Haemophilus ducreyi cutaneous ulcer strains are nearly identical to class I genital ulcer strains

Dharanesh Gangaiah, Kristen M. Webb, Tricia L. Humphreys, Kate R. Fortney, Evelyn Toh, Albert Tai, Samantha S. Katz, Allan Pillay, Cheng Yen Chen, Sally A. Roberts, Robert S. Munson, Stanley Spinola

Research output: Contribution to journalArticle

17 Citations (Scopus)

Abstract

Background Although cutaneous ulcers (CU) in the tropics is frequently attributed to Treponema pallidum subspecies pertenue, the causative agent of yaws, Haemophilus ducreyi has emerged as a major cause of CU in yaws-endemic regions of the South Pacific islands and Africa. H. ducreyi is generally susceptible to macrolides, but CU strains persist after mass drug administration of azithromycin for yaws or trachoma. H. ducreyi also causes genital ulcers (GU) and was thought to be exclusively transmitted by microabrasions that occur during sex. In human volunteers, the GU strain 35000HP does not infect intact skin; wounds are required to initiate infection. These data led to several questions: Are CU strains a new variant of H. ducreyi or did they evolve from GU strains? Do CU strains contain additional genes that could allow them to infect intact skin? Are CU strains susceptible to azithromycin? Methodology/Principal Findings To address these questions, we performed whole-genome sequencing and antibiotic susceptibility testing of 5 CU strains obtained from Samoa and Vanuatu and 9 archived class I and class II GU strains. Except for single nucleotide polymorphisms, the CU strains were genetically almost identical to the class I strain 35000HP and had no additional genetic content. Phylogenetic analysis showed that class I and class II strains formed two separate clusters and CU strains evolved from class I strains. Class I strains diverged from class II strains ~1.95 million years ago (mya) and CU strains diverged from the class I strain 35000HP ~0.18 mya. CU and GU strains evolved under similar selection pressures. Like 35000HP, the CU strains were highly susceptible to antibiotics, including azithromycin. Conclusions/Significance These data suggest that CU strains are derivatives of class I strains that were not recognized until recently. These findings require confirmation by analysis of CU strains from other regions.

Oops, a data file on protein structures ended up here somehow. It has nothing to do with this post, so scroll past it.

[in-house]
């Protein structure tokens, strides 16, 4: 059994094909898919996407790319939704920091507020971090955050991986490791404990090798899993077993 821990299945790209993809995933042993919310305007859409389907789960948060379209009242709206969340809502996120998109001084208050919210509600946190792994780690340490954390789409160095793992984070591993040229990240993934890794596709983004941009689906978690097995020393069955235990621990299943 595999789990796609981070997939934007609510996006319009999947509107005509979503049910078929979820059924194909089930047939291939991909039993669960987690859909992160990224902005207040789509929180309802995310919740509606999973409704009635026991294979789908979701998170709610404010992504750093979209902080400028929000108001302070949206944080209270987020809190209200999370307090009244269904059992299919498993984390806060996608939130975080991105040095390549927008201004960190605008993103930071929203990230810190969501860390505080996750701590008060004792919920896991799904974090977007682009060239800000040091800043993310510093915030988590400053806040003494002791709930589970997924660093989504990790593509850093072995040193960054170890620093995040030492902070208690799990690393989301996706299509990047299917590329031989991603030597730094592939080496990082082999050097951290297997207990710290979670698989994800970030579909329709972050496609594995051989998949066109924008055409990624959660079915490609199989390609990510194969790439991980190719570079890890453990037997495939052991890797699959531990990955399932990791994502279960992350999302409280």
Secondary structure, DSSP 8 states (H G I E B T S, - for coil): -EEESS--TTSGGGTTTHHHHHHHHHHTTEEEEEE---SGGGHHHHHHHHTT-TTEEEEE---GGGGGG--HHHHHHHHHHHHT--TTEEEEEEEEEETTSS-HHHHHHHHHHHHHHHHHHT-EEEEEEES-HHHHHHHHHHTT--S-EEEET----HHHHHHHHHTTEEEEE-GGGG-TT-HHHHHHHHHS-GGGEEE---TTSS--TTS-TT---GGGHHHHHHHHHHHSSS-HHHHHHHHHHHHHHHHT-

Original languageEnglish
Article numbere0003918
JournalPLoS Neglected Tropical Diseases
Volume9
Issue number7
DOIs
StatePublished - 2015

Fingerprint

Haemophilus ducreyi
Skin Ulcer
Ulcer
Yaws
Azithromycin
Samoa
Vanuatu
Pacific Islands
Anti-Bacterial Agents
Treponema pallidum
Trachoma
Skin
Macrolides

ASJC Scopus subject areas

  • Infectious Diseases
  • Public Health, Environmental and Occupational Health
  • Pharmacology, Toxicology and Pharmaceutics(all)

Cite this

Haemophilus ducreyi cutaneous ulcer strains are nearly identical to class I genital ulcer strains. / Gangaiah, Dharanesh; Webb, Kristen M.; Humphreys, Tricia L.; Fortney, Kate R.; Toh, Evelyn; Tai, Albert; Katz, Samantha S.; Pillay, Allan; Chen, Cheng Yen; Roberts, Sally A.; Munson, Robert S.; Spinola, Stanley.

In: PLoS Neglected Tropical Diseases, Vol. 9, No. 7, e0003918, 2015.

Research output: Contribution to journalArticle

Gangaiah, D, Webb, KM, Humphreys, TL, Fortney, KR, Toh, E, Tai, A, Katz, SS, Pillay, A, Chen, CY, Roberts, SA, Munson, RS & Spinola, S 2015, 'Haemophilus ducreyi cutaneous ulcer strains are nearly identical to class I genital ulcer strains', PLoS Neglected Tropical Diseases, vol. 9, no. 7, e0003918. https://doi.org/10.1371/journal.pntd.0003918
Gangaiah, Dharanesh ; Webb, Kristen M. ; Humphreys, Tricia L. ; Fortney, Kate R. ; Toh, Evelyn ; Tai, Albert ; Katz, Samantha S. ; Pillay, Allan ; Chen, Cheng Yen ; Roberts, Sally A. ; Munson, Robert S. ; Spinola, Stanley. / Haemophilus ducreyi cutaneous ulcer strains are nearly identical to class I genital ulcer strains. In: PLoS Neglected Tropical Diseases. 2015 ; Vol. 9, No. 7.